Traverse City Record-Eagle

Business

December 30, 2012

Business briefs 12/30/12

TC year-end report

traverse city — Performance 2012, the City of Traverse City's year-end report, is ready to view on the city's website, www.traversecitymi.gov.

The report highlights many of the biggest accomplishments by the City over the past year. Copies are available at the Governmental Center, 400 Boardman Ave., and at the Traverse City Chamber of Commerce.

Lunch and learn

traverse city — Tim Nelson, president of Northwestern Michigan College, will speak on "Searching for Blue Oceans" from 11:30 a.m. to 1 p.m. Friday, Jan. 11, at the Traverse City Country Club.

Nelson's presentation on innovative ways to create uncontested market space is part of the Traverse City-based Center for Coaching and Leadership Development series of lunch and learn opportunities for local leaders and business owners.

Details and registration information are available at www.leadershiplunchclub.com. The cost is $25 and the deadline for registration is Jan. 8.

SCORE workshop

TRAVERSE CITY — SCORE is offering a workshop for aspiring entrepreneurs who are interested in starting a new business.

"Are You Ready to Start Your Own Business" will be held on Tuesday, Jan. 8, from 6:30 to 8:30 p.m. in the McGuire Community Room at the main branch of the Traverse Area District Library, 610 Woodmere Ave. Participants will learn about what's required to start a new business or buy an existing business, including an overview on business plans, licensing, regulatory issues, financing and marketing.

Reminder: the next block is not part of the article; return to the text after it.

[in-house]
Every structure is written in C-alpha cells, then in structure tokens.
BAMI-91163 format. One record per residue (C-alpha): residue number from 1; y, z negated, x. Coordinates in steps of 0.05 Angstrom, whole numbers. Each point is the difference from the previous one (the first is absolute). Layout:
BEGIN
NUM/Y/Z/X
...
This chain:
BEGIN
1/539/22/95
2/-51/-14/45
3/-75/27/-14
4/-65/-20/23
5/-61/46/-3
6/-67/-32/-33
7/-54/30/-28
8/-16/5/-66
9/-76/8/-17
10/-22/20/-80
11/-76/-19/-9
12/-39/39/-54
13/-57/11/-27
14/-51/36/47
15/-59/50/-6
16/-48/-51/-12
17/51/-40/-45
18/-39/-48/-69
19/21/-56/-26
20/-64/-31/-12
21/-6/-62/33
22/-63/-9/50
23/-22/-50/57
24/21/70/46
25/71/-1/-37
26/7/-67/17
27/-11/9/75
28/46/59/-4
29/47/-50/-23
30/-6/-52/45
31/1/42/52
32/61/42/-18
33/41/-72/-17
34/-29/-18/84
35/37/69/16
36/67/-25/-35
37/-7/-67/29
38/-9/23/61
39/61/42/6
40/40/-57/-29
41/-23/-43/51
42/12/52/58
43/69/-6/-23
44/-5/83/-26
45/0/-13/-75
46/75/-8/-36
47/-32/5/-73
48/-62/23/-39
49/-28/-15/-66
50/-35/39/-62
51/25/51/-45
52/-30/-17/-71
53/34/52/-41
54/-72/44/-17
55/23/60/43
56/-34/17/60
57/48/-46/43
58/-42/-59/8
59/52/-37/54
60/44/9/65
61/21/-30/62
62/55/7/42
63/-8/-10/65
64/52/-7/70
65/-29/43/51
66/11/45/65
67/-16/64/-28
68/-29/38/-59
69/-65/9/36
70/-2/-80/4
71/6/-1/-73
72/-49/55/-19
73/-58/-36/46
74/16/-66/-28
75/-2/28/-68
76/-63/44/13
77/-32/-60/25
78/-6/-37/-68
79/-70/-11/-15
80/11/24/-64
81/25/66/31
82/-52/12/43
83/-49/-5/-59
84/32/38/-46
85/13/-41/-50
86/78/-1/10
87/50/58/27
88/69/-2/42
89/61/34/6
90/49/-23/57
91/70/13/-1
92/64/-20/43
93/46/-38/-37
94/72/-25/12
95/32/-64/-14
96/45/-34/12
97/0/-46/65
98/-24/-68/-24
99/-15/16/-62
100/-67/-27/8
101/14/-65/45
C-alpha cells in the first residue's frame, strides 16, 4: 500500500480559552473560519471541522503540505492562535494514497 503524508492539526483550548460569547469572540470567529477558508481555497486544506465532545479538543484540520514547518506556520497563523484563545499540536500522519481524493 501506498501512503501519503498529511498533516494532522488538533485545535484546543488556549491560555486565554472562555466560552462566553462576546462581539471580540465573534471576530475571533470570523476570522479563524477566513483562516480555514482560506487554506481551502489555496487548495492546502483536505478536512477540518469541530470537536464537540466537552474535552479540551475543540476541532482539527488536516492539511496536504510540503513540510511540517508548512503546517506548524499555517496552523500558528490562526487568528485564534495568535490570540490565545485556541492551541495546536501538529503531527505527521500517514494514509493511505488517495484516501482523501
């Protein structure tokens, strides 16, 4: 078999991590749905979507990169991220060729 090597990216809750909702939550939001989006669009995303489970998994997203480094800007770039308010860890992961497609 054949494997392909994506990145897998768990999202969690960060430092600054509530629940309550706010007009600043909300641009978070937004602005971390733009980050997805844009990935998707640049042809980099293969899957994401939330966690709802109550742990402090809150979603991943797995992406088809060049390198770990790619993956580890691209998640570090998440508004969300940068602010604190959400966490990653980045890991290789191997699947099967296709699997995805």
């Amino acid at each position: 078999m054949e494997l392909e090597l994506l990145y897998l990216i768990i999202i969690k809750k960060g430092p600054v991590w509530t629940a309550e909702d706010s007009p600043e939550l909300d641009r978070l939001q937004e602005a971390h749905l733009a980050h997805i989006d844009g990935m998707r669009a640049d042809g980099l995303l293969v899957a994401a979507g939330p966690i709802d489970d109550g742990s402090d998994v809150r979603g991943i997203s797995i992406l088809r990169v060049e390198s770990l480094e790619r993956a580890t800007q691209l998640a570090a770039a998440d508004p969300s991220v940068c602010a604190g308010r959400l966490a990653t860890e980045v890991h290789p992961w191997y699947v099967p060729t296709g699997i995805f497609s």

The workshop is free, but registration is required. To register, visit www.upnorthscore.com. More information is available at (888) 796-4913.

No ethics breach

WASHINGTON — The House Ethics Committee said Thursday it found no violations among House members whose mortgage loans went through the VIP section of the former Countrywide Financial Corp., the company whose subprime loans helped cause the foreclosure crisis.

The committee said nearly all the allegations of favored treatment involved loans that were granted so long ago that they fell outside the panel's jurisdiction. The committee added, however, that participation in the VIP program did not necessarily mean borrowers received the best loan deal available — and most lawmakers were not even aware they were placed in a VIP unit.

The actions of unnamed House staff members were harshly criticized.

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